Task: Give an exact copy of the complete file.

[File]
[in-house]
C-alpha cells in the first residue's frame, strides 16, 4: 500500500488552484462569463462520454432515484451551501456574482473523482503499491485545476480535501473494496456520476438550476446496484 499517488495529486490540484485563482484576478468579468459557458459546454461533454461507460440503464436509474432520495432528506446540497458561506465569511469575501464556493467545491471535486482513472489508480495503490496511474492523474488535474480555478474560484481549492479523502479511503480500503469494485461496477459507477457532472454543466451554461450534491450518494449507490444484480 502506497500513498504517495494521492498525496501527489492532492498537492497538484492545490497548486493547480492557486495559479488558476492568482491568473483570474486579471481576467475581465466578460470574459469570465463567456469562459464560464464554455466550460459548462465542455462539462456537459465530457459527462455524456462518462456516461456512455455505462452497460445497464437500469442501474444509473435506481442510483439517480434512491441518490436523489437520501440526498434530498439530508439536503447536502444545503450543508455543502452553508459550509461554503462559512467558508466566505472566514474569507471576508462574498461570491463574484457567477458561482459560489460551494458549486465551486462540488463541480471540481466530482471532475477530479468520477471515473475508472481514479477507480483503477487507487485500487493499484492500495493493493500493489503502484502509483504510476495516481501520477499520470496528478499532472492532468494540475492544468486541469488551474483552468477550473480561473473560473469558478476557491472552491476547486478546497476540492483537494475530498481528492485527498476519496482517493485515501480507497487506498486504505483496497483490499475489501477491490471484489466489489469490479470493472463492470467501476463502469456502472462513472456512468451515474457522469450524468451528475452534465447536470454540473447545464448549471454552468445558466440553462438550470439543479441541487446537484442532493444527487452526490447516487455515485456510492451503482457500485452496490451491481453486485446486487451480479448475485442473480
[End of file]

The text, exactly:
[in-house]
C-alpha cells in the first residue's frame, strides 16, 4: 500500500488552484462569463462520454432515484451551501456574482473523482503499491485545476480535501473494496456520476438550476446496484 499517488495529486490540484485563482484576478468579468459557458459546454461533454461507460440503464436509474432520495432528506446540497458561506465569511469575501464556493467545491471535486482513472489508480495503490496511474492523474488535474480555478474560484481549492479523502479511503480500503469494485461496477459507477457532472454543466451554461450534491450518494449507490444484480 502506497500513498504517495494521492498525496501527489492532492498537492497538484492545490497548486493547480492557486495559479488558476492568482491568473483570474486579471481576467475581465466578460470574459469570465463567456469562459464560464464554455466550460459548462465542455462539462456537459465530457459527462455524456462518462456516461456512455455505462452497460445497464437500469442501474444509473435506481442510483439517480434512491441518490436523489437520501440526498434530498439530508439536503447536502444545503450543508455543502452553508459550509461554503462559512467558508466566505472566514474569507471576508462574498461570491463574484457567477458561482459560489460551494458549486465551486462540488463541480471540481466530482471532475477530479468520477471515473475508472481514479477507480483503477487507487485500487493499484492500495493493493500493489503502484502509483504510476495516481501520477499520470496528478499532472492532468494540475492544468486541469488551474483552468477550473480561473473560473469558478476557491472552491476547486478546497476540492483537494475530498481528492485527498476519496482517493485515501480507497487506498486504505483496497483490499475489501477491490471484489466489489469490479470493472463492470467501476463502469456502472462513472456512468451515474457522469450524468451528475452534465447536470454540473447545464448549471454552468445558466440553462438550470439543479441541487446537484442532493444527487452526490447516487455515485456510492451503482457500485452496490451491481453486485446486487451480479448475485442473480